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Can I take Tylenol and Ibuprofen Every day For My Pain?

By Matt Sage, PharmD 

As with most medications, you can take too much acetaminophen (Tylenol) or NSAIDs, non-steroidal anti-inflammatory drugs, such as Aspirin or Ibuprofen. With any drugs, taking more does not actually make the drug more effective and may result in severe side effects on your body or even result in death. 

Even if they are both over-the-counter drugs, you should still consult your doctor or pharmacist to understand the recommended dosage for each drug. The dosage may vary based on your age, weight, and how much you have already taken throughout the day. You also want to ensure you are consulting your doctor or pharmacist when you are taking other medications or may be pregnant. Taking NSAIDs while pregnant can harm the fetus, so you want to ensure your doctor can give you alternatives for your pain. 

Can I take Tylenol every day?

Tylenol is a pain reliever and a fever reducer. You should not exceed more than 3,000 milligrams per day. Even if you suffer from chronic pain, you should see your doctor to determine how much Tylenol is appropriate to take and how often you should take it. 

The best advice is to follow the instructions on the label, given acetaminophen comes in different dosages and is mixed with other different medications. Because of this, Tylenol is the most common drug to overdose on. It is so easy to accidentally take multiple products containing acetaminophen, especially if you are taking several cold and flu medications. 

What happens if I take too much Tylenol?

Tylenol taken in excess causes liver damage. The most common side effects of an overdose are nausea, stomach pain, loss of appetite, and headache.

 If you are experiencing a rash, itching, or swelling, on your face, tongue, or throat, you should seek medical attention immediately. You should also seek medical attention if you are experiencing severe dizziness or difficulty breathing. 

Can I take NSAIDs every day?

NSAIDs can be an effective drug for reducing inflammation in chronic or severe pain or in those who are suffering from inflammation due to infection. But they tend to have more contraindications compared with Tylenol or those in the acetaminophen family, especially for those who suffer from stomach ulcers or bleeding or have high blood pressure.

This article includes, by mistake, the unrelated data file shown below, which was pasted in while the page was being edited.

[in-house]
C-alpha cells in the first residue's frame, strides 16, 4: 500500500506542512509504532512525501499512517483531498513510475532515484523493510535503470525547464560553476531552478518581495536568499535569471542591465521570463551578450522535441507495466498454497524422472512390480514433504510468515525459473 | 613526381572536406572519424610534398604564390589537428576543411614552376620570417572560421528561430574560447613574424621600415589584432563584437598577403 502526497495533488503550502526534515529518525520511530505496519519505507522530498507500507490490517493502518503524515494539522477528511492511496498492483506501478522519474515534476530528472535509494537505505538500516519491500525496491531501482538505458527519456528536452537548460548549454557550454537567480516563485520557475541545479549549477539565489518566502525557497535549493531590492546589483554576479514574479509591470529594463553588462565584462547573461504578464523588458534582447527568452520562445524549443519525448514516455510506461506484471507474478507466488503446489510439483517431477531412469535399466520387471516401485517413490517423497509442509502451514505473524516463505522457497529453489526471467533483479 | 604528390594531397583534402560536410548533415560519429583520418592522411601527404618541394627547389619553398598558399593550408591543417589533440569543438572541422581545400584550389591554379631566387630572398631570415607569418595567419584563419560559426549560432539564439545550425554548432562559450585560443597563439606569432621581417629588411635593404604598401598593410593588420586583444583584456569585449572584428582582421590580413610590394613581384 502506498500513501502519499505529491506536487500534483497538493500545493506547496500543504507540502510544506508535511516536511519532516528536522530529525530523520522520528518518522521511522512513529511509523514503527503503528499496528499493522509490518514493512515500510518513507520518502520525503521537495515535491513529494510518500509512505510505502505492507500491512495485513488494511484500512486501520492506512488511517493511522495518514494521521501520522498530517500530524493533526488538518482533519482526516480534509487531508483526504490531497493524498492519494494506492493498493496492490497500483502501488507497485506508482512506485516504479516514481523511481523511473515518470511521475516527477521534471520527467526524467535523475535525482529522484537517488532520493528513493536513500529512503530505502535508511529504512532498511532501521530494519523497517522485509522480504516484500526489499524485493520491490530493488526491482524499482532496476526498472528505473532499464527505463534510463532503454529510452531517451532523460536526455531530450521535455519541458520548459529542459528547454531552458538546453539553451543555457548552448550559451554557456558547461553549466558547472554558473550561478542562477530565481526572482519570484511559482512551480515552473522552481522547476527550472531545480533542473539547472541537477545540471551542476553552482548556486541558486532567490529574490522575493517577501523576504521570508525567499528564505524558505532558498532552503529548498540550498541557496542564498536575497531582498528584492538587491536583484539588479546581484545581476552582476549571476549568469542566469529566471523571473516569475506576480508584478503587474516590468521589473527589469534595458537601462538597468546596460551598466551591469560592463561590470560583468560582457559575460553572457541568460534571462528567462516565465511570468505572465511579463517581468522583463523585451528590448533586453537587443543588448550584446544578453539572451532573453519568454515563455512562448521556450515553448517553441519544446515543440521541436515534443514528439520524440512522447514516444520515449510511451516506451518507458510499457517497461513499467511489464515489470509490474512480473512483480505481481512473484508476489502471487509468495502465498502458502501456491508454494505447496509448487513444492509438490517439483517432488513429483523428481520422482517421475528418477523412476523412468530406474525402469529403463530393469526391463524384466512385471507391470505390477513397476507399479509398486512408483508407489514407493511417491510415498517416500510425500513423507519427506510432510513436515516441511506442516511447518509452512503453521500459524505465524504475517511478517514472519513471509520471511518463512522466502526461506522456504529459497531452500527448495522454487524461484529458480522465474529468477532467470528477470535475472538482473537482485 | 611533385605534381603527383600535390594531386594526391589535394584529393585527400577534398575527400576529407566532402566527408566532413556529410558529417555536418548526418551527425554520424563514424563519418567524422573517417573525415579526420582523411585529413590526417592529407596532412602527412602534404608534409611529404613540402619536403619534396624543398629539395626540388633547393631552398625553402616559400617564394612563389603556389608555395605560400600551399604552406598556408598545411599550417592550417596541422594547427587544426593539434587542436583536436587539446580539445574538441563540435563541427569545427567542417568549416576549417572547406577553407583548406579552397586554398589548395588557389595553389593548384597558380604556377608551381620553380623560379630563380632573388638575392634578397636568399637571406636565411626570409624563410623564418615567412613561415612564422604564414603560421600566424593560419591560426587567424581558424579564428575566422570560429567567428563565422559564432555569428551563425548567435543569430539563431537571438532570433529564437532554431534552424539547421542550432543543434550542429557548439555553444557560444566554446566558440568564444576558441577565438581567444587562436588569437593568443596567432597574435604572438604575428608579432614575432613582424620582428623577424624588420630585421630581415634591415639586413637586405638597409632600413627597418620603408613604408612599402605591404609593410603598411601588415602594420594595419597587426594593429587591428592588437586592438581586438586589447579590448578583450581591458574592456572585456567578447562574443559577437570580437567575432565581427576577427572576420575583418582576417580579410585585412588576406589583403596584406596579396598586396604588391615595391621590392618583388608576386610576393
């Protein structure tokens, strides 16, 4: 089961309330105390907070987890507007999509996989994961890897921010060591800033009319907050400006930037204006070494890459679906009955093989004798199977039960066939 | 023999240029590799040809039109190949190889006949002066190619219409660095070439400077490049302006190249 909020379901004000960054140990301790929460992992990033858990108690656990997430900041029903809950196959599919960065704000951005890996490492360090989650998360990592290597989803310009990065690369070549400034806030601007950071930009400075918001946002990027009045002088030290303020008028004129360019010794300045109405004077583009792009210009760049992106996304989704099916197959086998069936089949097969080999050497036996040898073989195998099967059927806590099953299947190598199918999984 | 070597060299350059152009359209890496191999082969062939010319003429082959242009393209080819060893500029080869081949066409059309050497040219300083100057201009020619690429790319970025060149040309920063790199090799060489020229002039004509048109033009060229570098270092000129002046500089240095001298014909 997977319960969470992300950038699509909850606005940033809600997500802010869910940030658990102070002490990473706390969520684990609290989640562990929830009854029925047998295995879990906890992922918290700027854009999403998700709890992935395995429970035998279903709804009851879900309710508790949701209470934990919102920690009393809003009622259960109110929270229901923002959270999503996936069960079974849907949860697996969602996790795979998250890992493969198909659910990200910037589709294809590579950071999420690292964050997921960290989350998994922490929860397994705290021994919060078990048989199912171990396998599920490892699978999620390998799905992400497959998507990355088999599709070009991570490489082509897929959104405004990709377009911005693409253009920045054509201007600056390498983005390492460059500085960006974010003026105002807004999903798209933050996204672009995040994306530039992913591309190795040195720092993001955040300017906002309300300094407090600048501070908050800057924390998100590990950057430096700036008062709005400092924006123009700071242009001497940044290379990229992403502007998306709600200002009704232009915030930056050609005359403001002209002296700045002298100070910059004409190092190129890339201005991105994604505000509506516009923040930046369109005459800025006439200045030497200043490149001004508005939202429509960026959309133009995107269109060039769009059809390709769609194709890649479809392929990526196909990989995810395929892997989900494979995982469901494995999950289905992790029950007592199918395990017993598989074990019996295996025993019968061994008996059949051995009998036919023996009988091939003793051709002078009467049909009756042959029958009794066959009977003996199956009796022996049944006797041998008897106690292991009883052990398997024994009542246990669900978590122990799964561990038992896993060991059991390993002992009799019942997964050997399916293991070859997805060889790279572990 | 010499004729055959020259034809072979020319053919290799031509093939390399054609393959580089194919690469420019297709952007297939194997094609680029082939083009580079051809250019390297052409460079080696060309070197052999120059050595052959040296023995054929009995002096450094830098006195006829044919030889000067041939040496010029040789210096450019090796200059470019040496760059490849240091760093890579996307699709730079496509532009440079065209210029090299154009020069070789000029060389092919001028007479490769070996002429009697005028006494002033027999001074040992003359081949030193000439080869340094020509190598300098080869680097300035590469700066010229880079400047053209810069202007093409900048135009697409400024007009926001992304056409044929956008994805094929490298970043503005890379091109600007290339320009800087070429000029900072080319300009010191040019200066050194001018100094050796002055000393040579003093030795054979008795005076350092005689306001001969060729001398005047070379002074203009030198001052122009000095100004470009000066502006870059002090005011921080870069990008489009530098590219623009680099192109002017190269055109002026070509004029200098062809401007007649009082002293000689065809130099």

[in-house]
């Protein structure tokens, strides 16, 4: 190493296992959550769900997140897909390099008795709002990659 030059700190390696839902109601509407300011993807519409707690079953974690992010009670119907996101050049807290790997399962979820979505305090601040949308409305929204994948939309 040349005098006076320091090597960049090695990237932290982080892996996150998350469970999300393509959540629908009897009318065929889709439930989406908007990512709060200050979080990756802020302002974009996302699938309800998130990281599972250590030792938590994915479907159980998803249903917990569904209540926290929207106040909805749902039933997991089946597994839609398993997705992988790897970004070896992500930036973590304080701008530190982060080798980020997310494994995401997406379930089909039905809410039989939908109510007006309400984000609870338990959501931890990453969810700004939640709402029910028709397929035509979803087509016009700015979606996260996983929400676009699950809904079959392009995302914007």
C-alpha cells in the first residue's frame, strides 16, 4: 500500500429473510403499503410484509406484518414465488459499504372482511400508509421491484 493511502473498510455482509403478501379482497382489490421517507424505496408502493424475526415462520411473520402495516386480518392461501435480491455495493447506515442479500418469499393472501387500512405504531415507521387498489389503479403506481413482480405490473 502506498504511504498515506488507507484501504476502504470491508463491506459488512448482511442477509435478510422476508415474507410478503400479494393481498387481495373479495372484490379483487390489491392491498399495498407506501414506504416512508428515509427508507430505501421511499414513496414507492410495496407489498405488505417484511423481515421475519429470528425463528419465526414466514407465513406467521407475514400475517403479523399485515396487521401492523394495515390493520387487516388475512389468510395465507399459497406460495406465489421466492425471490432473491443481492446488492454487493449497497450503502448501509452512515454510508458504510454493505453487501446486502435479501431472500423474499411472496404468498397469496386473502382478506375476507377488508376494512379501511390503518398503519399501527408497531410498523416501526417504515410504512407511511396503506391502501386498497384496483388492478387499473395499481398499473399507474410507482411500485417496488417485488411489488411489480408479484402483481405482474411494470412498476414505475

Unless directed otherwise by a doctor, NSAIDs should not be used for more than three days as a fever reducer and ten days or less for pain. 

You should check the instruction labels for the proper dosage because maximum dosages vary depending on the type of NSAID you may be taking. On average, you should not exceed the maximum dose on the label unless your doctor has prescribed otherwise. 

What happens if I take too many NSAIDs?

NSAIDs can have mild to severe gastrointestinal side effects such as stomach pain, nausea, vomiting, diarrhea, constipation, to stomach ulcers or bleeding. You should not mix prescription NSAIDs with over-the-counter ones because it could cause or even worsen the side effects. 

If you start to experience black or tarry stools, see your doctor immediately, as well as any blood or material that looks like coffee grounds in your stool. It is even possible to experience changes in your hearing or vision. You should also seek immediate medical attention if you notice these changes. 

NSAID overdose can lead to heart problems so severe that you could possibly suffer from stroke or heart attack, so it’s extremely important to avoid mixing NSAIDs and taking them for prolonged periods of time. 

Can I take Tylenol and NSAIDs together?

You can take Tylenol and NSAIDs together, which may provide better relief for your pain or even further reduce side effects from fever. However, to lower the possible side effects you may experience, it is recommended to alternate between each medication. Taking them together should be a rare occurrence. If you plan on taking them together, it is especially important to be extra vigilant on the dosage, so you don’t take more than the recommended amount by accident. 

Neither Tylenol nor NSAIDs are safer than the other. Both have potential side effects, and both can be abused and cause severe effects on the body. When you are considering taking either, you should consider what symptoms you are experiencing and take the drug that best treats those symptoms, rather than overmedicating on one, the other, or both to try to relieve your symptoms as quickly as possible. 

If your symptoms persist with no relief from either medication, you should see your doctor, who can prescribe something more effective or run tests to get a proper diagnosis.